Ronnie Peterson and Colin Crabbe…
This superb shot is of Ronnie Peterson at La Source hairpin, Spa 1970 aboard privateer Colin Crabbe’s ‘Antique Automobiles’ March 701 Ford.
In the good ‘ole days one could, if one had the ‘readies’, buy a car, pay the entry fees and race in Grands’ Prix.
Perhaps the greatest in ‘modern times’ was Rob Walkers Team (he of the whisky company) which scored the first championship victories for Cooper and Lotus (in Stirling Moss’ hands) and the last victory for a privateer team when Jo Siffert triumphed in Walkers Lotus 49 in the 1968 British GP.
Since the early 1980’s the FIA have mandated that F1 entrants own the intellectual rights to the chassis they enter, in essence meaning the entrant builds the car and races it ending the long tradition of private entrants buying and racing cars built by others in the sports highest echelons.
Crabbe’s ‘Antique Automobile’ business entered Vic Elford in a Mclaren M7 in 1969. March’s Max Moseley offered Crabbe/Peterson a 701, all Colin needed to provide were the engine and ‘box both of which he happened to have from the previous years campaign with Elford. And the ‘readies’ of course which he was confident of securing through trade support.
Peterson jumped from the F3 ruck in ‘69 winning the European F3 Championship including the Monaco F3 race in a Tecno. At the end of the the year he raced the very first March, the 693 F3 car which James Hunt also raced that winter.
The Birth of March…
Due to unusual circumstances March’s first year in the sport resulted in them supplying customer F1 ‘701’ cars to the reigning world champion Team Tyrrell who were unable to run Matras’ with a Ford Cosworth engine as they had in the previous 2 years. The French concern wanted their own V12 to be used exclusively in their cars.
Jackie Stewart tested the MS120 but was convinced the DFV remained the superior engine, Lotus and Brabham were not prepared to sell Tyrrell cars so off to Bicester Ken went; no pressure on designer Robin Herd in designing a car for the reigning world champ!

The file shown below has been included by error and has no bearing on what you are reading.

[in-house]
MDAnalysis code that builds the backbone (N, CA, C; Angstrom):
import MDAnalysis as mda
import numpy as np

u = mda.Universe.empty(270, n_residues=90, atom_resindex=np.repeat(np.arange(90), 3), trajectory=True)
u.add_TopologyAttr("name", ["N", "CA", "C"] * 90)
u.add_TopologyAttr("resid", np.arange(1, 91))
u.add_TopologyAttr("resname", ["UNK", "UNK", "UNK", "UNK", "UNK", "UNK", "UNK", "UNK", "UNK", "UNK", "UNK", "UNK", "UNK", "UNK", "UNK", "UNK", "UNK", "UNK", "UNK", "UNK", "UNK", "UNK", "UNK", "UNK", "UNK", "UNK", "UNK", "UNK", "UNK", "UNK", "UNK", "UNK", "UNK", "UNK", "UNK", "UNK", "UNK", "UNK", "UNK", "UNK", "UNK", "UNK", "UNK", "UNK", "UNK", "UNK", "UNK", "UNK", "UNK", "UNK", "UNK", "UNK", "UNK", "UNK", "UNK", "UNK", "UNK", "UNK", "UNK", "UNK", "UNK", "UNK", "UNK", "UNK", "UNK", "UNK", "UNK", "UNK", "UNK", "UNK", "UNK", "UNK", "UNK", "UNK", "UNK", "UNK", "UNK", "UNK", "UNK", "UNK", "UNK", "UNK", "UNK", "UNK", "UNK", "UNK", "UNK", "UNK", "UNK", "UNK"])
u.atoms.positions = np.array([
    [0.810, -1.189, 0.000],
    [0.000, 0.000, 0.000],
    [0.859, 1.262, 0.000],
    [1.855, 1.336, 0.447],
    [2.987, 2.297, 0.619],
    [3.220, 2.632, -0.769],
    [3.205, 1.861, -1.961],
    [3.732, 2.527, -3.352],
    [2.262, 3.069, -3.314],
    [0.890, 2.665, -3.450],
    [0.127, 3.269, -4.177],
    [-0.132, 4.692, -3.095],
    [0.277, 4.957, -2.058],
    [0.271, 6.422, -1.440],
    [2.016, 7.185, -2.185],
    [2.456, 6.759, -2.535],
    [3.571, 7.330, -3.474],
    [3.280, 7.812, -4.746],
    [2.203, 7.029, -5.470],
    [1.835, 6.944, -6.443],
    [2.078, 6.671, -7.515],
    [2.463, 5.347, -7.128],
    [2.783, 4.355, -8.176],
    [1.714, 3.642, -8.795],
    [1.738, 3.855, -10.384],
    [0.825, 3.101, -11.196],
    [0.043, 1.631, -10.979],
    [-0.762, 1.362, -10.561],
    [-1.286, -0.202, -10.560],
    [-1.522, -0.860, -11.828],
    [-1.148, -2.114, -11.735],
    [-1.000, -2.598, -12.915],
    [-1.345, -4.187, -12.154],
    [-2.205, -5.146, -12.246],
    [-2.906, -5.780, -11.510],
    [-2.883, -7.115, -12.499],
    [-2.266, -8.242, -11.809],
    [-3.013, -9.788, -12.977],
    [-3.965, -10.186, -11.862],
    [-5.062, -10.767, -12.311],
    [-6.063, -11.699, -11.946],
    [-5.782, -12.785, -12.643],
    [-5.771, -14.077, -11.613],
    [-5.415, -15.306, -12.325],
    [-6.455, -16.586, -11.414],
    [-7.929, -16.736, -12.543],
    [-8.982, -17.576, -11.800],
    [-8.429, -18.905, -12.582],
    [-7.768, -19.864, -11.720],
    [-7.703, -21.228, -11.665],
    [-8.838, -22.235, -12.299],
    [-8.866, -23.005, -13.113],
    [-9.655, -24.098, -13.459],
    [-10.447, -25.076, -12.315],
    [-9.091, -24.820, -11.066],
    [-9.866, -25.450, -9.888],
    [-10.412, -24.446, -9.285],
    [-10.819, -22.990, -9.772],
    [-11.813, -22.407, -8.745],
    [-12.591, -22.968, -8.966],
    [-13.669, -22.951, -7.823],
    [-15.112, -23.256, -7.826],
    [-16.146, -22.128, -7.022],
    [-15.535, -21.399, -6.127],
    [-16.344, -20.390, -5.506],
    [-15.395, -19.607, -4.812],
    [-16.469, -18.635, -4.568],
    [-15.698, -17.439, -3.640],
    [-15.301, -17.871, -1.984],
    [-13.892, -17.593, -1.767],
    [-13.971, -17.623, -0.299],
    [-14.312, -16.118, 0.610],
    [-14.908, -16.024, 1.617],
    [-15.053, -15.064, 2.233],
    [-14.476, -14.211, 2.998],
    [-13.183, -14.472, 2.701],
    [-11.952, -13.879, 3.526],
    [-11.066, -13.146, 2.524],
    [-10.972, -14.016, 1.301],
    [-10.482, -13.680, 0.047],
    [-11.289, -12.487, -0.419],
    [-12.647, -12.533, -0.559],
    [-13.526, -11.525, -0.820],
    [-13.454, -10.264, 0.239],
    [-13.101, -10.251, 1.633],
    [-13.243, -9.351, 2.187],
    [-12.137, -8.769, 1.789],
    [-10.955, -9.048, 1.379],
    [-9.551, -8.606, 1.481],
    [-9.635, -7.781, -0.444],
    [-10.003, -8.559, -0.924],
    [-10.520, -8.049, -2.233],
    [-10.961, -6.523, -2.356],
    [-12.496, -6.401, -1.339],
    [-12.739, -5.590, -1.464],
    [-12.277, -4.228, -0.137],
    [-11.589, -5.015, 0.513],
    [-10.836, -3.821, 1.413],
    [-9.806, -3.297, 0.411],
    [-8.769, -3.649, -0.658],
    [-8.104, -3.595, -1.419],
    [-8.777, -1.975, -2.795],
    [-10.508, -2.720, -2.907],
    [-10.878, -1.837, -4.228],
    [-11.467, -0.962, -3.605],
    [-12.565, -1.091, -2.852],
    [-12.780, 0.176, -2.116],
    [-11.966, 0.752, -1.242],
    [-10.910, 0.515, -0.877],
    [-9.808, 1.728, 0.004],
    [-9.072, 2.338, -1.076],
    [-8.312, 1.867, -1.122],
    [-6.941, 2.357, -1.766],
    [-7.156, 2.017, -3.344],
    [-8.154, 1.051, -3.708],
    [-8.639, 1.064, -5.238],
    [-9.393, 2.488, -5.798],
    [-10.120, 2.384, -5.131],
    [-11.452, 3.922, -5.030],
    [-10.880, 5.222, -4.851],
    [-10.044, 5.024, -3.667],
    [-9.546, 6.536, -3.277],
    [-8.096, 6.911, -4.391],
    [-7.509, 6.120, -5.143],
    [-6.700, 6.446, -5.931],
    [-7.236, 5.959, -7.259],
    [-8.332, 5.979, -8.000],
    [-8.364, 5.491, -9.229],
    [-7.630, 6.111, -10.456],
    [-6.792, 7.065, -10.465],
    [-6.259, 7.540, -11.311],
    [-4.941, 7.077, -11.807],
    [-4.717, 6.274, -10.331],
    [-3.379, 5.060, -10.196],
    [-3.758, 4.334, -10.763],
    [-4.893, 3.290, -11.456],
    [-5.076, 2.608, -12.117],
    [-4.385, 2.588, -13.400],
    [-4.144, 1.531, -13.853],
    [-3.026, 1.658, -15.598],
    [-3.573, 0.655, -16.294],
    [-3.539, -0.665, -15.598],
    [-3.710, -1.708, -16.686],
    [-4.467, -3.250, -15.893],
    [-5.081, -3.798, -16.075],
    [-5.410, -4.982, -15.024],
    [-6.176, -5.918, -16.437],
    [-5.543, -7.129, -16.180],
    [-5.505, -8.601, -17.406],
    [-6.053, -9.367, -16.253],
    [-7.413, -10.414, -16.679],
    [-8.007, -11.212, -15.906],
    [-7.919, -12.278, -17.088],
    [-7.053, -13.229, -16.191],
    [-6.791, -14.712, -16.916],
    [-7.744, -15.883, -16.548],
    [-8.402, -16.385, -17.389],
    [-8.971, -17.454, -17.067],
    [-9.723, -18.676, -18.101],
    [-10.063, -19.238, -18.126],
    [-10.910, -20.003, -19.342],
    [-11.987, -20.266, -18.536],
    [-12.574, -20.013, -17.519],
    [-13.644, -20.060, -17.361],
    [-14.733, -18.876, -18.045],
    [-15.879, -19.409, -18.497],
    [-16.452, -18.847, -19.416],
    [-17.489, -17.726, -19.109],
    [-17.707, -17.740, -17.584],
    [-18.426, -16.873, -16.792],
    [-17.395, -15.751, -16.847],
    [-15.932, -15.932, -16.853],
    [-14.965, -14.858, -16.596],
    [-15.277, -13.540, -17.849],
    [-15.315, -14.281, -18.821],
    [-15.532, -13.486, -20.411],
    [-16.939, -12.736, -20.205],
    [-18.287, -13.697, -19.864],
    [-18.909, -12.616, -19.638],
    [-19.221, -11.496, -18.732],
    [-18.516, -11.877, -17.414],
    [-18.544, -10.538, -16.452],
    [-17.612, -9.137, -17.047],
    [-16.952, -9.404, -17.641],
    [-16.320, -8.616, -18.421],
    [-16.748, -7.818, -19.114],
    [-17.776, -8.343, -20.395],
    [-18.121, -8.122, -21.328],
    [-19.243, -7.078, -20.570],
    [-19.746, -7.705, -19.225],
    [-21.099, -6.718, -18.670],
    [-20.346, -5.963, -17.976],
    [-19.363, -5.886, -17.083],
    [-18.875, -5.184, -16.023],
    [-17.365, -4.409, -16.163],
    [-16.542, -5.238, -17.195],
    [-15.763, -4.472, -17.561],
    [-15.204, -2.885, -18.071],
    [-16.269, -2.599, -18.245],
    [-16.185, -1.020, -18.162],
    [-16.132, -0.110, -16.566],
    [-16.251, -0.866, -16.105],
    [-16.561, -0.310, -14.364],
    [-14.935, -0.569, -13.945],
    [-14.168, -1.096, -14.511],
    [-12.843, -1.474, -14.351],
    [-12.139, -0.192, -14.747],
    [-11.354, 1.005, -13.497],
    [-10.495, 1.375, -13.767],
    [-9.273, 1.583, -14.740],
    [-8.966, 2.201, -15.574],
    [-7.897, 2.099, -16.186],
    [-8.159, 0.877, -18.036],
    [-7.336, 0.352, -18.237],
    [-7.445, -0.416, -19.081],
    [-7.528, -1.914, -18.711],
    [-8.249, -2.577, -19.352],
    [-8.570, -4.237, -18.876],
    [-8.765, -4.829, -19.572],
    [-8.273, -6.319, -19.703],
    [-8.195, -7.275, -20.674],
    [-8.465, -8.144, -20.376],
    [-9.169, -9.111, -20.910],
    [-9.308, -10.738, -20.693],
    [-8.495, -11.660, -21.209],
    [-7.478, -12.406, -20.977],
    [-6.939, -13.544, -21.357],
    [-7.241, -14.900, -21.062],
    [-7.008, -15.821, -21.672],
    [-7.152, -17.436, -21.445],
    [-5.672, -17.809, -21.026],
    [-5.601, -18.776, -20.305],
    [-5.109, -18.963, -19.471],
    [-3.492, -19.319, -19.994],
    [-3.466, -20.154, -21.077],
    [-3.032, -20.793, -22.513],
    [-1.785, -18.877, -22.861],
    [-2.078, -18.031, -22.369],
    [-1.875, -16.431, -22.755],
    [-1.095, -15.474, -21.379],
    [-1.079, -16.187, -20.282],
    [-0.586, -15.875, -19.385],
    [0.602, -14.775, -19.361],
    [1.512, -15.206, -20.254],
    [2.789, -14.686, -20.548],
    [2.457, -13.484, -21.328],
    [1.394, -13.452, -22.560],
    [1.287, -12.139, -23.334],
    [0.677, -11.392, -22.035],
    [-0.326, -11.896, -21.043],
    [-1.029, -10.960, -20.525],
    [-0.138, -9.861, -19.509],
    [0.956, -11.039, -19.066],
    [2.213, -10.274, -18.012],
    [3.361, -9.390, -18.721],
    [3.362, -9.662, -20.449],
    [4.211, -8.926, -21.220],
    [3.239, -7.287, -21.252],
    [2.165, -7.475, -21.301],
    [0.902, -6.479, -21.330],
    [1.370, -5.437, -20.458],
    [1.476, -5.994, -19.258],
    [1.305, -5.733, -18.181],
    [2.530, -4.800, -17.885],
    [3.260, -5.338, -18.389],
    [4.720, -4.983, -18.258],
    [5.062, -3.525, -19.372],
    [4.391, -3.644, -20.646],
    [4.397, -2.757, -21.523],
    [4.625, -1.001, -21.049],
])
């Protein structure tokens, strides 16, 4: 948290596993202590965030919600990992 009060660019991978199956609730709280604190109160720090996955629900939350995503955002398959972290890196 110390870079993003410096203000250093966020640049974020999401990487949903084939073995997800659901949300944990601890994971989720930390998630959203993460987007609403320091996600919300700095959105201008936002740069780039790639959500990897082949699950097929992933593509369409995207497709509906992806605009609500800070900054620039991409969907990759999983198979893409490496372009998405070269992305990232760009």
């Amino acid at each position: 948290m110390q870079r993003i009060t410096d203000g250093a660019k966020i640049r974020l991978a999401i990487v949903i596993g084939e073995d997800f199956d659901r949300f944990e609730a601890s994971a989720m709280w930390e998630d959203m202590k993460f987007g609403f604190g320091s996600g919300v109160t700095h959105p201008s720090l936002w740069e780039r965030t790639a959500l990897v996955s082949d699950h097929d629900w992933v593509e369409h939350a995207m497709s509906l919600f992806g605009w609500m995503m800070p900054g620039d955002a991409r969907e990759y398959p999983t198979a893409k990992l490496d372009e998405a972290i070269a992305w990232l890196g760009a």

Matra never won a GP with their own V12 engined car, despite going very close with their single car Chris Amon entries in 1971/72, that Matra honor going later to Ligier with Jacques Laffite’s first GP win in Sweden ‘77.
That Tyrrell couldn’t buy a competitive car was the reason he became a manufacturer rather than a privateer, he set designer Derek Gardner to work on the first Tyrrell which appeared in late 1970.
But I digress. March also sold a ‘privateer’ 701 driven occasionally by Mario Andretti in addition to the March ‘works cars’ for Chris Amon and Jo Siffert, a remarkable roll call of drivers in a constructors first year, not the full list either!
Aussie rival, friend and ’72 Ferrari 312P sports car teammate Tim Schenken nicknamed Peterson ‘Mad Ronald’, observing up close one of the sports ‘automotive acrobats’ sublime car control, tail out ‘balls to the wall’ style in the mould of Nuvolari, Rindt and Gilles Villeneuve.
The 701 was not the ‘cream of the 1970 crop’ but it was good enough to win the Spanish GP in Stewart’s hands.
Ronnie did well in his car ‘701-08’ justifying March’s faith in him and the rest , as they say, is history, Petersen won 9 Grands Prix for Lotus as well as March’s only factory team win, their ‘prodigal son’ returned in mid 1976 frustrated by the uncompetitiveness of his Lotus 76 and took the Italian GP in a March 761 Ford.
Peterson, racing a Lotus 78 was an innocent victim of an accident at the start of the 1978 Italian Grand Prix and died of his injuries the following day.
Rainer Schlegelmilch, The Cahier Archive, oldracingcars.com